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Compact Solid-State Source Generates 600 mW at 488 nm

Photonics Spectra
May 2006
Frequency-doubled diode MOPA could supplant gas lasers.

Breck Hitz

In the decades since the first 488nm argon-ion laser was marketed by Spectra-Physics, a multibillion-dollar instrumentation market has grown around that wavelength. Flow cytometry, DNA sequencing, confocal microscopy and other analytical medical technologies are dependent on dyes whose fluorescence is excited by 488-nm light. The wavelength also is widely used in the graphics industry, in semiconductor inspection and in other applications.


Figure 1. A new solid-state source challenges the argon-ion laser’s monopoly at 488 nm.

But the venerable ion laser, with its fragile construction and terrible power efficiency, has been challenged in recent years by a number of solid-state competitors (see “Solid-State Lasers Are Gunning for Argon-Ion’s Place, Photonics Spectra, September 2003, page 54). Except for the Coherent Sapphire laser, however, these have been limited to tens of milliwatts — and even the Sapphire has a maximum rated output of 200 mW.

Now scientists at Ferdinand Braun Institut für Höchstfrequenztechnik in Berlin have demonstrated up to 600 mW of 488-nm light from a compact, solid-state source (Figure 1). The package consists of a semiconductor laser master oscillator power amplifier (MOPA) whose 4-W infrared output is frequency-doubled in a single pass through a periodically poled MgO:LiNbO3 (PPMgLN) nonlinear crystal (Figure 2).

Figure 2.
The semiconductor master oscillator power amplifier generated 4 W, which was frequency-doubled to 600 mW at 488 nm in a single pass through a nonlinear crystal.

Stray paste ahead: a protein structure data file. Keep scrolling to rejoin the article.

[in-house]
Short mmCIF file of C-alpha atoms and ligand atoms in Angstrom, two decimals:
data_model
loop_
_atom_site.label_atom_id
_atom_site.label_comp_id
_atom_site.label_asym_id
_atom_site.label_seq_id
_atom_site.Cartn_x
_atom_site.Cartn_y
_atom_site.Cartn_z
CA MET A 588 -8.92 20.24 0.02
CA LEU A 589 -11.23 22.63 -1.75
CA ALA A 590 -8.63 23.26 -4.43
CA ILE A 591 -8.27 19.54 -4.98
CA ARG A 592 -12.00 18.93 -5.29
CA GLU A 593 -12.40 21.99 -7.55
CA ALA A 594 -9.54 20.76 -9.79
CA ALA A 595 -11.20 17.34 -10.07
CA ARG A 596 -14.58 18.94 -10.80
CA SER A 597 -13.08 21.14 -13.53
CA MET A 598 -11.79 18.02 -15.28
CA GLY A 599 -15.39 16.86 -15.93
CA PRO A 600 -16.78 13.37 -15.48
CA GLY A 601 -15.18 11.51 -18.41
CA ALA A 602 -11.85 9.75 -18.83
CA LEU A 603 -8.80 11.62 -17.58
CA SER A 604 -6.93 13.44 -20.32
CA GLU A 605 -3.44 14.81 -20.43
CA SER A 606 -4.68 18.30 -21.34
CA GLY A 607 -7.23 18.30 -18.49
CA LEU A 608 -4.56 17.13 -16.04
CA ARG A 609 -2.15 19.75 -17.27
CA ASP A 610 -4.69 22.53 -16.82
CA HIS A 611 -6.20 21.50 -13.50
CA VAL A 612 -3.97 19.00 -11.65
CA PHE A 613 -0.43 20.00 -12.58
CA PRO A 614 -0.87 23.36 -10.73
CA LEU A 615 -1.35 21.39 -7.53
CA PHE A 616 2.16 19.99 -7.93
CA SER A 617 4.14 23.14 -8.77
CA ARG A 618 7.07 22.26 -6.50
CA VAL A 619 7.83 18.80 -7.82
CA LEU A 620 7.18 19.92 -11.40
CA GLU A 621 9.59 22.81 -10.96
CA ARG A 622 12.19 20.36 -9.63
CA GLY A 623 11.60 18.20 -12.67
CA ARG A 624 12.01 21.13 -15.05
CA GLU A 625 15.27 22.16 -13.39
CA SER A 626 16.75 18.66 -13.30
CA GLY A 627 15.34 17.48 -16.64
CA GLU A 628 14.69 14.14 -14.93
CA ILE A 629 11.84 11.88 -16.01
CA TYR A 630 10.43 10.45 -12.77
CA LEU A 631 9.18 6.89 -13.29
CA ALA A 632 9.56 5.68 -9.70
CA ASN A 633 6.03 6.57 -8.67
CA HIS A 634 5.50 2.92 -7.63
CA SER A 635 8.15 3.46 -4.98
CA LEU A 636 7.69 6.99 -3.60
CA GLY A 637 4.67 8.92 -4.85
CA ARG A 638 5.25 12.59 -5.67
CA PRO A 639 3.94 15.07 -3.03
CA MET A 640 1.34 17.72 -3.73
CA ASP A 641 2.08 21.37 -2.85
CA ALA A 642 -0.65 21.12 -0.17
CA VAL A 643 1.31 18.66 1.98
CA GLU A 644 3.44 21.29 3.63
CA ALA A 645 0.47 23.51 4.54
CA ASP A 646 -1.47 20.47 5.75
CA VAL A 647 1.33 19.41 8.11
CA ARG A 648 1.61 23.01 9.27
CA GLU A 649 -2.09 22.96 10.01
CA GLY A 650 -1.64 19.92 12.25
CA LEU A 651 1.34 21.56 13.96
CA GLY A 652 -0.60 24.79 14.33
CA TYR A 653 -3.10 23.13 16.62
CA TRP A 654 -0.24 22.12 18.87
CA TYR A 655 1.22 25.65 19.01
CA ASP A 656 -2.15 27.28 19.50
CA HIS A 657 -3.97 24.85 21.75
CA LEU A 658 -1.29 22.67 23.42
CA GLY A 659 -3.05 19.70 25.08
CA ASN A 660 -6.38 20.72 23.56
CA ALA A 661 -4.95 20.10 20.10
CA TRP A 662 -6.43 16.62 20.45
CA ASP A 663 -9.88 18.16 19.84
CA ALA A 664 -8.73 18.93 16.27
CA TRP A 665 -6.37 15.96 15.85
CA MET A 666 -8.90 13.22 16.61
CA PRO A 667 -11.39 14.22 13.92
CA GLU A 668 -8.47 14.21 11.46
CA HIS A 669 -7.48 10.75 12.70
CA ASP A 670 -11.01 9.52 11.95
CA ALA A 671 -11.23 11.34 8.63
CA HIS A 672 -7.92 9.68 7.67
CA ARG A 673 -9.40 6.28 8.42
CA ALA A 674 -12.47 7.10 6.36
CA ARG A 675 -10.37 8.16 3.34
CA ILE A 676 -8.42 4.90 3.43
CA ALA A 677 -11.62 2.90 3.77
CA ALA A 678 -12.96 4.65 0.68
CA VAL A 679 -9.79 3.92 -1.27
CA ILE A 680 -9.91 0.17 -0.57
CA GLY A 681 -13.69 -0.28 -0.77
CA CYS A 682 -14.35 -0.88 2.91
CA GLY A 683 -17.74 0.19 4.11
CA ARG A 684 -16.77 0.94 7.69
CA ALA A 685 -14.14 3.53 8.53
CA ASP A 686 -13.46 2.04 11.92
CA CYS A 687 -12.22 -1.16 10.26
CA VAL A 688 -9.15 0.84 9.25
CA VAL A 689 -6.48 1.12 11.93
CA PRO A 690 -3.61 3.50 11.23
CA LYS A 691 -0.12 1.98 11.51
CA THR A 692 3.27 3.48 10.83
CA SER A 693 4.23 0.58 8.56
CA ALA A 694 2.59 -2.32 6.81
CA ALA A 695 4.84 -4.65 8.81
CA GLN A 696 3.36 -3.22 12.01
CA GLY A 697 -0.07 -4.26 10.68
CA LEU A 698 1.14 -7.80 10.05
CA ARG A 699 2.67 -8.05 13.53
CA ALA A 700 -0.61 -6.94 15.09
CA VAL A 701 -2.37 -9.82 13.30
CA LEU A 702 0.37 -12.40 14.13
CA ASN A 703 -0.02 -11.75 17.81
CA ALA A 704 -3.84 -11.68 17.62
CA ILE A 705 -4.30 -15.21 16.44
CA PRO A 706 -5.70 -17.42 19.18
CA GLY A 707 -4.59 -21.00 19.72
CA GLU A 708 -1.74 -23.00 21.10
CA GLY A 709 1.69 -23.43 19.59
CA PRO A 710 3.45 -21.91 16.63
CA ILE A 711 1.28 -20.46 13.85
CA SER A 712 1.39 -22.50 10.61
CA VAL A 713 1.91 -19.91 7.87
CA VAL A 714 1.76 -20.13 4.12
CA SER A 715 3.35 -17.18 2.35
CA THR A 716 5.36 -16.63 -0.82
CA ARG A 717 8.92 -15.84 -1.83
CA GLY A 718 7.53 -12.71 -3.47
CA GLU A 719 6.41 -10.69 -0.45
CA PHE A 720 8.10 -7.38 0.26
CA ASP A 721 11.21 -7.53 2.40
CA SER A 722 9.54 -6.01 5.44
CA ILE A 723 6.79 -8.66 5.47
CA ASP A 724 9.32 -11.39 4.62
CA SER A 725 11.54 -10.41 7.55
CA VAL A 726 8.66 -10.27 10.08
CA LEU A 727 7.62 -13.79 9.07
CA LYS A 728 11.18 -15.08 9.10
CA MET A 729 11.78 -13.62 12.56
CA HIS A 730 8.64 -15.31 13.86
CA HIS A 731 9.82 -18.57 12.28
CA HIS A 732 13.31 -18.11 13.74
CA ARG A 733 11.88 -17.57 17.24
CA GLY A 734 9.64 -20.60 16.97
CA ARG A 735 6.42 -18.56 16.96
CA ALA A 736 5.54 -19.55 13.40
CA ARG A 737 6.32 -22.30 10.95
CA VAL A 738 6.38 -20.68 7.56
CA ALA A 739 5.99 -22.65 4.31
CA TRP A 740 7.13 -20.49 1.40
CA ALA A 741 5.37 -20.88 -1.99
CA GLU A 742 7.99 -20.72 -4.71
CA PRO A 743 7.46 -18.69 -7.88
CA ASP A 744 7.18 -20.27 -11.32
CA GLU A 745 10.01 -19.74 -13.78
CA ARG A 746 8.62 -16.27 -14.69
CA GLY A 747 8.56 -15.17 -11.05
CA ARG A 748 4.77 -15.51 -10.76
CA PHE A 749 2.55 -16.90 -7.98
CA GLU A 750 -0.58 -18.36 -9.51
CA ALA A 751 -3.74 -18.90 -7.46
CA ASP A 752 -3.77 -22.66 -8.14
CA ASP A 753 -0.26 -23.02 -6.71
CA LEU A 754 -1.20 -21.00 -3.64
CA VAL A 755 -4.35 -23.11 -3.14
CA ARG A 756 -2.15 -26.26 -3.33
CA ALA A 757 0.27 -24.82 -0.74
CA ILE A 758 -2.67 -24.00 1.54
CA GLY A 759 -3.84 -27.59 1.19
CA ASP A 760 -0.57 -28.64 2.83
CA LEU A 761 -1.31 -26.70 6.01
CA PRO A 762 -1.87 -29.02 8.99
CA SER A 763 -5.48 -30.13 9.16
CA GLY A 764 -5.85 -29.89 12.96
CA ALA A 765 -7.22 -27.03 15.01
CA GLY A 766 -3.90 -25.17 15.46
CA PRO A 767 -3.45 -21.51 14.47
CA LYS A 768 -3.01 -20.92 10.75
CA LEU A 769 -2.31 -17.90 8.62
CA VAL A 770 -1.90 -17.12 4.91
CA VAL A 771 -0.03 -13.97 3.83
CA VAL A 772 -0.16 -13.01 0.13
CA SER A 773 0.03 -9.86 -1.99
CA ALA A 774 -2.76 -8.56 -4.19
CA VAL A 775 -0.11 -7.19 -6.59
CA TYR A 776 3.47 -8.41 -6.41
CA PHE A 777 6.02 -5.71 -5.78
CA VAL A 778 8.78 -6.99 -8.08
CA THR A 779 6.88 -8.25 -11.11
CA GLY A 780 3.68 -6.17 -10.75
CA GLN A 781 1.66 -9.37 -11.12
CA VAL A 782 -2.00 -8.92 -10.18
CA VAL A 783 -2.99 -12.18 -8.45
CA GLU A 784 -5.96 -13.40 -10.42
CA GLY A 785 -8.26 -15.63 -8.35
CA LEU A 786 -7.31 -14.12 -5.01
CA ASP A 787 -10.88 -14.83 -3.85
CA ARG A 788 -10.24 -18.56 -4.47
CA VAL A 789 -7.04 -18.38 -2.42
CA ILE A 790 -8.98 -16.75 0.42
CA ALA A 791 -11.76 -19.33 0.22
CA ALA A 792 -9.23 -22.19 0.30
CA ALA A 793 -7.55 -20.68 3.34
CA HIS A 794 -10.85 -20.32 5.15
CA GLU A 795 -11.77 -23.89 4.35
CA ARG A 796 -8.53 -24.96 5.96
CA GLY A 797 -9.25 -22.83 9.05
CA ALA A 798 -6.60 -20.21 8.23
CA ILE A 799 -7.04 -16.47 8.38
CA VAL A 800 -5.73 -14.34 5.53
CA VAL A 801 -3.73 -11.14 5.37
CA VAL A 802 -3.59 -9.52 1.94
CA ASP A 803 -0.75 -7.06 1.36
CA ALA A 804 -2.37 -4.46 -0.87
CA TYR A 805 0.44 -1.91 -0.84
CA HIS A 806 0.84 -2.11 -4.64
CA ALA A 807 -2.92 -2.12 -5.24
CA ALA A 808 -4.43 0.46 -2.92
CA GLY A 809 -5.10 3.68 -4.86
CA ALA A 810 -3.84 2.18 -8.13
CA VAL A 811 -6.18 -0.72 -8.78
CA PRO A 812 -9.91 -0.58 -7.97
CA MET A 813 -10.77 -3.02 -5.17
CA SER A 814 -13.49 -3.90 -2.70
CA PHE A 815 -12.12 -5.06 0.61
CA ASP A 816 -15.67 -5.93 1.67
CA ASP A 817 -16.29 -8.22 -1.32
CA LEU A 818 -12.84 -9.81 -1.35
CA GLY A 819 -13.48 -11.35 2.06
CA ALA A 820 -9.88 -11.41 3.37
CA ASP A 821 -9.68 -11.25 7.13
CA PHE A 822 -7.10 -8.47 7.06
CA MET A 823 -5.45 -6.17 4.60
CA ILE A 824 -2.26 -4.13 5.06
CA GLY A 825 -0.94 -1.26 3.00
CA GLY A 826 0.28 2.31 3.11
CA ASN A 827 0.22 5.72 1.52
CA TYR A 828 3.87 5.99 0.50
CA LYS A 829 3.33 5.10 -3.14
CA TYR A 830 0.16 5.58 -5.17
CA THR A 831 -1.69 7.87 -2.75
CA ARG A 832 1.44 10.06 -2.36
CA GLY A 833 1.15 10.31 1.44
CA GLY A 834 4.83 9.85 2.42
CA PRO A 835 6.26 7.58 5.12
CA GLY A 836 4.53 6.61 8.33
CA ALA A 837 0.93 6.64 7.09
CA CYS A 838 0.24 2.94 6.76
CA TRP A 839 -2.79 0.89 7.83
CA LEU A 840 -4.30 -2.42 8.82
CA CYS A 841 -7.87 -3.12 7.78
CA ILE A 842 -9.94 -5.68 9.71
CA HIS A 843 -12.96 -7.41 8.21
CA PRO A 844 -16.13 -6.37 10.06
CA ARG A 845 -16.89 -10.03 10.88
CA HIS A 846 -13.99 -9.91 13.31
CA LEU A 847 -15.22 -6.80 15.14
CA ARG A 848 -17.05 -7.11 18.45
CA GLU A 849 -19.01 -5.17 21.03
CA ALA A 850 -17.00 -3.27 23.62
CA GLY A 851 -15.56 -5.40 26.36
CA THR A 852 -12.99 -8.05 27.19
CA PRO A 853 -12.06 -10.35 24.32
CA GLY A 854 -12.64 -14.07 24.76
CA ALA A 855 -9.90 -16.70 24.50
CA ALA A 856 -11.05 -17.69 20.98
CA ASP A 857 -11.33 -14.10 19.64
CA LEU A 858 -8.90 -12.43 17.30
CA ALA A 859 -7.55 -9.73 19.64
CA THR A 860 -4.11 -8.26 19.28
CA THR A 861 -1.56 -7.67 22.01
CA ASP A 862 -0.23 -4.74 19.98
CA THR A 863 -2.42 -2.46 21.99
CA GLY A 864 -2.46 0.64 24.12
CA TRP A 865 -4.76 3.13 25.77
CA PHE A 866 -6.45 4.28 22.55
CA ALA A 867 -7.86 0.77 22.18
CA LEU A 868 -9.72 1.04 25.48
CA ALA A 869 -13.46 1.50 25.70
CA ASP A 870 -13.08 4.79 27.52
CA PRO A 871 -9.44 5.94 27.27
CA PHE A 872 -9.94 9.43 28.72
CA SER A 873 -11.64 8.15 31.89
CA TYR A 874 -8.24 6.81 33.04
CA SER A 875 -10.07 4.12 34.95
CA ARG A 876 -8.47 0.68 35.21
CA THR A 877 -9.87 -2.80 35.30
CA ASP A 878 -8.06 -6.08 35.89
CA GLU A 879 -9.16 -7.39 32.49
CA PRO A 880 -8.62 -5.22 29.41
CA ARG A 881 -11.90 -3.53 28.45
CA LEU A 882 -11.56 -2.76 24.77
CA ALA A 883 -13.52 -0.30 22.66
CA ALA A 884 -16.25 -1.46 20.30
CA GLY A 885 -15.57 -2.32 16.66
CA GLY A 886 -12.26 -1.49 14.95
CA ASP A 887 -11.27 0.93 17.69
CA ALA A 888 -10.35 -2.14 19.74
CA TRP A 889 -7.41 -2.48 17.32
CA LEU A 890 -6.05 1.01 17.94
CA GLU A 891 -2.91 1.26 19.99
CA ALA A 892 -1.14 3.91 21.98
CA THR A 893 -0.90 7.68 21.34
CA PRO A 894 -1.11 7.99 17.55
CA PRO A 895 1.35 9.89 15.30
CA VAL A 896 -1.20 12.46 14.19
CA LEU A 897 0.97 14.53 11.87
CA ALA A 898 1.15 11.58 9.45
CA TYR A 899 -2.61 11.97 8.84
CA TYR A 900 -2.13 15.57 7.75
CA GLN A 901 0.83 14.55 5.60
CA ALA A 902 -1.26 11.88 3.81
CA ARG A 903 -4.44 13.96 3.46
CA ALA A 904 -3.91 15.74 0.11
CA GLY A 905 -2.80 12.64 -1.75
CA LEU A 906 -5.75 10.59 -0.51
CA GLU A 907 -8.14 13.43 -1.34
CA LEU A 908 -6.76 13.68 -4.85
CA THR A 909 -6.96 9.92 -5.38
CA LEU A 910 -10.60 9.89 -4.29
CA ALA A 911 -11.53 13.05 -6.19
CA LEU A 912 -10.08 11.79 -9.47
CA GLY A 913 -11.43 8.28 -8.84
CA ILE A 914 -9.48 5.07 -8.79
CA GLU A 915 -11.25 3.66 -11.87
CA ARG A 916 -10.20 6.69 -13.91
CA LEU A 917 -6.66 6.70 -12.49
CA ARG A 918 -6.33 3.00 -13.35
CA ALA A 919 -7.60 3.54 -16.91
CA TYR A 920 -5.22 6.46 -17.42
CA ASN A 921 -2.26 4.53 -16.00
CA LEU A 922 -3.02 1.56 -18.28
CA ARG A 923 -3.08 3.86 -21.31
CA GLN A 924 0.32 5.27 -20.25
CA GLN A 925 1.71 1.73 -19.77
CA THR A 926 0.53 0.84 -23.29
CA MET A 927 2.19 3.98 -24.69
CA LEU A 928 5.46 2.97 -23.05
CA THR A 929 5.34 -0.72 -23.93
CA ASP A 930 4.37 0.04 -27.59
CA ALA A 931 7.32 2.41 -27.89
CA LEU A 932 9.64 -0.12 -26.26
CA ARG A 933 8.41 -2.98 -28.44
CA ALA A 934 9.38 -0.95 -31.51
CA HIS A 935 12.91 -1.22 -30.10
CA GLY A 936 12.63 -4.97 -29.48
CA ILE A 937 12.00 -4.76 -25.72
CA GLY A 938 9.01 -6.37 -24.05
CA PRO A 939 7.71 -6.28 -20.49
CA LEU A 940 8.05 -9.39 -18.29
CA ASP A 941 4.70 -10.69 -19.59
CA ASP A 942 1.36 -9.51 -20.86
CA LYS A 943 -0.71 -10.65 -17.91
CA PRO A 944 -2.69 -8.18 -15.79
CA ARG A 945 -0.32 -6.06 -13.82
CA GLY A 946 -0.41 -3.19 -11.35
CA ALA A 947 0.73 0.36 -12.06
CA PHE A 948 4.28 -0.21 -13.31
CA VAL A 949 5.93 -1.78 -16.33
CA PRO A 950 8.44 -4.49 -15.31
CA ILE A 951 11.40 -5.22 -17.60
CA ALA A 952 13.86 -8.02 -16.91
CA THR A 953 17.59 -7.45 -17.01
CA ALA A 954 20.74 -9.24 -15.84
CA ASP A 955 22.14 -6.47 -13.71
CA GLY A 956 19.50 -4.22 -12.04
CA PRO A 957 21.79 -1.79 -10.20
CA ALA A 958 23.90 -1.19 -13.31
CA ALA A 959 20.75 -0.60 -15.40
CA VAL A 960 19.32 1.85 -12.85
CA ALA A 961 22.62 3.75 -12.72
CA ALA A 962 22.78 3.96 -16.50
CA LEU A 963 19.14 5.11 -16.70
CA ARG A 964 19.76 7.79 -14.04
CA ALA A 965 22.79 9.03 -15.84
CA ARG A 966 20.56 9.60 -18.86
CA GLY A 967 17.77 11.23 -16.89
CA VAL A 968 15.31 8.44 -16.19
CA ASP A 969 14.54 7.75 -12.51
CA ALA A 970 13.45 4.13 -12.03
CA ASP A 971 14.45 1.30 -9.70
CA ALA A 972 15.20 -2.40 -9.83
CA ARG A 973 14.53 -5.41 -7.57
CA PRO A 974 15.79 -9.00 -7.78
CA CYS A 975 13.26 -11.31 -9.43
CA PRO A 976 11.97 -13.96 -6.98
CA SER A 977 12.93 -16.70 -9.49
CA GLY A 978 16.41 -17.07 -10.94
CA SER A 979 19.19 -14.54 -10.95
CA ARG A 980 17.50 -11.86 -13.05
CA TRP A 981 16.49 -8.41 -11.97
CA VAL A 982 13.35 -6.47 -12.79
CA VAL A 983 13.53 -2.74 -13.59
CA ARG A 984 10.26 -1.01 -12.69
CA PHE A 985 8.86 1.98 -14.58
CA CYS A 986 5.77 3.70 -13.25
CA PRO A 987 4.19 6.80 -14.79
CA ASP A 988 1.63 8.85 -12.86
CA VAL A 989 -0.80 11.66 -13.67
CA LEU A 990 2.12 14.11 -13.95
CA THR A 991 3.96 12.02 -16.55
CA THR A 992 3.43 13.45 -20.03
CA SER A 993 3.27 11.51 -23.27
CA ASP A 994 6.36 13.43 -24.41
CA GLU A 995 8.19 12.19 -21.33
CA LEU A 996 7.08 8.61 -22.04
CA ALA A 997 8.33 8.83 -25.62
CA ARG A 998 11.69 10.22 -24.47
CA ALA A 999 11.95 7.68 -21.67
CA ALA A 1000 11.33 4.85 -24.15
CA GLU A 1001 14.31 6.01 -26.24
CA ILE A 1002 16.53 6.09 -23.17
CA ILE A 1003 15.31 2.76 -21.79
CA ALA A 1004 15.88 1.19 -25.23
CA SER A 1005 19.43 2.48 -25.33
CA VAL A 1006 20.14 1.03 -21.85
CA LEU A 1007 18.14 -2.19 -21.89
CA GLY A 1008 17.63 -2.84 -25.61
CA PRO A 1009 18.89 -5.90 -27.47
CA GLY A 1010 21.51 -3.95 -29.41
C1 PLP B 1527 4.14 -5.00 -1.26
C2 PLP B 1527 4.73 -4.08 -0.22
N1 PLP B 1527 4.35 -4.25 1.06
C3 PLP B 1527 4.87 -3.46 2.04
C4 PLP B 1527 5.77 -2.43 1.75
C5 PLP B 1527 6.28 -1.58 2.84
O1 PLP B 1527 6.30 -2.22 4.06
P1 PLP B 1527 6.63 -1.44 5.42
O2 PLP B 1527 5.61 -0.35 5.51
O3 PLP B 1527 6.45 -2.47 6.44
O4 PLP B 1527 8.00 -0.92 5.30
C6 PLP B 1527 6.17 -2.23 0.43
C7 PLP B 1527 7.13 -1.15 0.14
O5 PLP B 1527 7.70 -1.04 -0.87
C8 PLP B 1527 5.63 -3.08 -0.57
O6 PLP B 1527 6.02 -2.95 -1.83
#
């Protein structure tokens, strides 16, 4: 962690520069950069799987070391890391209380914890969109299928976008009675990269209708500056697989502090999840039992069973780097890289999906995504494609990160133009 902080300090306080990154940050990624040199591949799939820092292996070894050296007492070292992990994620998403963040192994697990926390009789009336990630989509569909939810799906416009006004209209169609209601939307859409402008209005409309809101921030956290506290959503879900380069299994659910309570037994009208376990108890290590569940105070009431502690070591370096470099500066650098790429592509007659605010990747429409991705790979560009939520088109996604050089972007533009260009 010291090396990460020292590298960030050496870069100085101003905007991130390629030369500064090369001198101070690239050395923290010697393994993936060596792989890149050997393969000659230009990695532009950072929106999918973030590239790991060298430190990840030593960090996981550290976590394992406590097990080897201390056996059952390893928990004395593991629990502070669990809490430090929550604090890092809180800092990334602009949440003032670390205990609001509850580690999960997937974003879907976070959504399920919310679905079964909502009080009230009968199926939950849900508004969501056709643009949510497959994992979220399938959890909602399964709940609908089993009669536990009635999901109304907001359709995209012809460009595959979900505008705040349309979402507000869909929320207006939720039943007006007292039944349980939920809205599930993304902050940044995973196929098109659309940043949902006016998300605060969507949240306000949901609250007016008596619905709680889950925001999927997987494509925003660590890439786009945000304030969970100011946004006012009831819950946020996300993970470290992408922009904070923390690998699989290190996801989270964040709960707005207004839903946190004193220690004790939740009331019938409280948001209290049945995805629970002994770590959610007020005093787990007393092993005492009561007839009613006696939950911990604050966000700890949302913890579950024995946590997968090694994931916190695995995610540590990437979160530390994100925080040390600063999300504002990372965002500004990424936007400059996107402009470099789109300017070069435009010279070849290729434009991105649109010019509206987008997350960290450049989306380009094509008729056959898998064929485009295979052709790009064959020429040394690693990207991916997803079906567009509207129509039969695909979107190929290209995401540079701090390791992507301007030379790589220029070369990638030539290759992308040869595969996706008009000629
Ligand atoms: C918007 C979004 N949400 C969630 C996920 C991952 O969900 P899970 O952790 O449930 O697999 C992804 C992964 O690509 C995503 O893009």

The master oscillator is a 1.5-mmlong InGaAs distributed feedback laser with a 3-µm ridge waveguide. It generates 40 mW at 976 nm in a single longitudinal and single transverse mode to seed the power amplifier, which is a 4-mm-long InGaAs, single-quantum-well tapered structure whose facets are antireflection-coated at the laser wavelength. The first 1.35 mm of the amplifier is a straight, index-guided section, and the remaining 2.65 mm is gain-guided and tapered at 6°.

Figure 3. As expected, the second-harmonic power was quadratically dependent on the fundamental. The deviation from quadratic dependence at the top of the curve was probably caused by degradation of the beam quality from the master oscillator power amplifier.

The output of the power amplifier is focused to a 100 × 60-µm spot in the 30-mm-long PPMgLN crystal from HC Photonics Corp. of Hsinchu, Taiwan. The crystal faces are antireflection-coated for both the fundamental and harmonic wavelengths, and the crystal is held at 70 °C in an oven.

Up to 600 mW of 488-nm light can be generated from the system, with an overall wall-plug efficiency of 4 percent (Figure 3). The single-pass conversion efficiency in the PPMgLN crystal is 15 percent. The scientists believe that the second harmonic’s deviation from the quadratic dependence at the upper end of Figure 3 is caused by degradation of the MOPA’s beam quality at its maximum output.

Optics Letters, March 15, 2006, pp. 802-804.

confocal microscopyMicroscopyResearch & TechnologysemiconductorTech Pulsewavelength

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